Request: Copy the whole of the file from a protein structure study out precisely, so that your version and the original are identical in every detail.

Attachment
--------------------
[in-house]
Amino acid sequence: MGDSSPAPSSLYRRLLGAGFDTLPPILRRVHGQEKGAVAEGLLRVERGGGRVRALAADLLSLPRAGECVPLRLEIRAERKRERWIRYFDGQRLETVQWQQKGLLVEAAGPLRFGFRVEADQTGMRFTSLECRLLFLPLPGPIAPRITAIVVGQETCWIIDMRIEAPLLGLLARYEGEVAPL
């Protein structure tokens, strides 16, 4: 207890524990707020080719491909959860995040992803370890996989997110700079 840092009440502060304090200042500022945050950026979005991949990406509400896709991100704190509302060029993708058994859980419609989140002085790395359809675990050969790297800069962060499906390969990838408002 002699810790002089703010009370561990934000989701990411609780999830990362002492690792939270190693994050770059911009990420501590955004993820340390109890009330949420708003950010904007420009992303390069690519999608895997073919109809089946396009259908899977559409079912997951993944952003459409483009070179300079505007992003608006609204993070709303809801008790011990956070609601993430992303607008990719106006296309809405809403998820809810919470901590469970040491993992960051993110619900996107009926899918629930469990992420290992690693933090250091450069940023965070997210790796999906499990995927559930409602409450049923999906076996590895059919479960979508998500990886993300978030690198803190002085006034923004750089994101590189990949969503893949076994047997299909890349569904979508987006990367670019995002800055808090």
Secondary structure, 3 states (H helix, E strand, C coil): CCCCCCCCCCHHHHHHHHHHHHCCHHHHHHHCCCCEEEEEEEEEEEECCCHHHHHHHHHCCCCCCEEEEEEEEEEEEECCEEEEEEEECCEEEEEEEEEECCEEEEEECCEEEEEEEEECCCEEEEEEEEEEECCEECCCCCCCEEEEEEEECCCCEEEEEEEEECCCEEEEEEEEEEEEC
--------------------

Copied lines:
[in-house]
Amino acid sequence: MGDSSPAPSSLYRRLLGAGFDTLPPILRRVHGQEKGAVAEGLLRVERGGGRVRALAADLLSLPRAGECVPLRLEIRAERKRERWIRYFDGQRLETVQWQQKGLLVEAAGPLRFGFRVEADQTGMRFTSLECRLLFLPLPGPIAPRITAIVVGQETCWIIDMRIEAPLLGLLARYEGEVAPL
């Protein structure tokens, strides 16, 4: 207890524990707020080719491909959860995040992803370890996989997110700079 840092009440502060304090200042500022945050950026979005991949990406509400896709991100704190509302060029993708058994859980419609989140002085790395359809675990050969790297800069962060499906390969990838408002 002699810790002089703010009370561990934000989701990411609780999830990362002492690792939270190693994050770059911009990420501590955004993820340390109890009330949420708003950010904007420009992303390069690519999608895997073919109809089946396009259908899977559409079912997951993944952003459409483009070179300079505007992003608006609204993070709303809801008790011990956070609601993430992303607008990719106006296309809405809403998820809810919470901590469970040491993992960051993110619900996107009926899918629930469990992420290992690693933090250091450069940023965070997210790796999906499990995927559930409602409450049923999906076996590895059919479960979508998500990886993300978030690198803190002085006034923004750089994101590189990949969503893949076994047997299909890349569904979508987006990367670019995002800055808090």
Secondary structure, 3 states (H helix, E strand, C coil): CCCCCCCCCCHHHHHHHHHHHHCCHHHHHHHCCCCEEEEEEEEEEEECCCHHHHHHHHHCCCCCCEEEEEEEEEEEEECCEEEEEEEECCEEEEEEEEEECCEEEEEECCEEEEEEEEECCCEEEEEEEEEEECCEECCCCCCCEEEEEEEECCCCEEEEEEEEECCCEEEEEEEEEEEEC